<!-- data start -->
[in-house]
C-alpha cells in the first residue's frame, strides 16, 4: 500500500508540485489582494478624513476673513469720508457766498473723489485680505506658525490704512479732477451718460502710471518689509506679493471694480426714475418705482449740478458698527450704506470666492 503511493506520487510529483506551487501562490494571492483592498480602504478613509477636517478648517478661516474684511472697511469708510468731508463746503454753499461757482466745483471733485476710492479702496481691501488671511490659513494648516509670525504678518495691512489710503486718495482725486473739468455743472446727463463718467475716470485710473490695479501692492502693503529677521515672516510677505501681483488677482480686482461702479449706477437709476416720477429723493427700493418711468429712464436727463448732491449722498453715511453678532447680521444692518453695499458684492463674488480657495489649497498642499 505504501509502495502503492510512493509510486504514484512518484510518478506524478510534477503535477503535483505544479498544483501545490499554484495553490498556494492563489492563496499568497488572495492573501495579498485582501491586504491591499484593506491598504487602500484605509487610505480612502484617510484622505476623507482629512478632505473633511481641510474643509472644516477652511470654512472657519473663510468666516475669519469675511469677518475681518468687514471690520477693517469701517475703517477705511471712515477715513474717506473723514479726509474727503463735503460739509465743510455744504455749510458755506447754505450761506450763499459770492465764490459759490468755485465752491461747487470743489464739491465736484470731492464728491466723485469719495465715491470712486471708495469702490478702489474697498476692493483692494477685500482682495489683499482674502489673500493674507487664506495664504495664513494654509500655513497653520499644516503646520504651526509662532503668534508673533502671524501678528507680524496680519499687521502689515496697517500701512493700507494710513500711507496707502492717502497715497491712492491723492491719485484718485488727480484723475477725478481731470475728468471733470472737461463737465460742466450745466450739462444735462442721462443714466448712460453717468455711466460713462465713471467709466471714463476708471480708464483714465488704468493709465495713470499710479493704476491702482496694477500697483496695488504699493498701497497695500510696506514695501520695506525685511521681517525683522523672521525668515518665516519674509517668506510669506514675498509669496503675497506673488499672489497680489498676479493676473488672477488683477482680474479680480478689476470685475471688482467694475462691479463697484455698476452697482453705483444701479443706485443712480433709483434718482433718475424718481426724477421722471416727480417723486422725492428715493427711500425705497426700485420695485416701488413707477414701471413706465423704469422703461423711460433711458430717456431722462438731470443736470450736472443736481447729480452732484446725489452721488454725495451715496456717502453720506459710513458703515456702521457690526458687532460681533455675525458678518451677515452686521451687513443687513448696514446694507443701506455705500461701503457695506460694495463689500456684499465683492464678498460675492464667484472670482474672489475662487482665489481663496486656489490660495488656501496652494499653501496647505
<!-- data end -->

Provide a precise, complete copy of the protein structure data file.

[in-house]
C-alpha cells in the first residue's frame, strides 16, 4: 500500500508540485489582494478624513476673513469720508457766498473723489485680505506658525490704512479732477451718460502710471518689509506679493471694480426714475418705482449740478458698527450704506470666492 503511493506520487510529483506551487501562490494571492483592498480602504478613509477636517478648517478661516474684511472697511469708510468731508463746503454753499461757482466745483471733485476710492479702496481691501488671511490659513494648516509670525504678518495691512489710503486718495482725486473739468455743472446727463463718467475716470485710473490695479501692492502693503529677521515672516510677505501681483488677482480686482461702479449706477437709476416720477429723493427700493418711468429712464436727463448732491449722498453715511453678532447680521444692518453695499458684492463674488480657495489649497498642499 505504501509502495502503492510512493509510486504514484512518484510518478506524478510534477503535477503535483505544479498544483501545490499554484495553490498556494492563489492563496499568497488572495492573501495579498485582501491586504491591499484593506491598504487602500484605509487610505480612502484617510484622505476623507482629512478632505473633511481641510474643509472644516477652511470654512472657519473663510468666516475669519469675511469677518475681518468687514471690520477693517469701517475703517477705511471712515477715513474717506473723514479726509474727503463735503460739509465743510455744504455749510458755506447754505450761506450763499459770492465764490459759490468755485465752491461747487470743489464739491465736484470731492464728491466723485469719495465715491470712486471708495469702490478702489474697498476692493483692494477685500482682495489683499482674502489673500493674507487664506495664504495664513494654509500655513497653520499644516503646520504651526509662532503668534508673533502671524501678528507680524496680519499687521502689515496697517500701512493700507494710513500711507496707502492717502497715497491712492491723492491719485484718485488727480484723475477725478481731470475728468471733470472737461463737465460742466450745466450739462444735462442721462443714466448712460453717468455711466460713462465713471467709466471714463476708471480708464483714465488704468493709465495713470499710479493704476491702482496694477500697483496695488504699493498701497497695500510696506514695501520695506525685511521681517525683522523672521525668515518665516519674509517668506510669506514675498509669496503675497506673488499672489497680489498676479493676473488672477488683477482680474479680480478689476470685475471688482467694475462691479463697484455698476452697482453705483444701479443706485443712480433709483434718482433718475424718481426724477421722471416727480417723486422725492428715493427711500425705497426700485420695485416701488413707477414701471413706465423704469422703461423711460433711458430717456431722462438731470443736470450736472443736481447729480452732484446725489452721488454725495451715496456717502453720506459710513458703515456702521457690526458687532460681533455675525458678518451677515452686521451687513443687513448696514446694507443701506455705500461701503457695506460694495463689500456684499465683492464678498460675492464667484472670482474672489475662487482665489481663496486656489490660495488656501496652494499653501496647505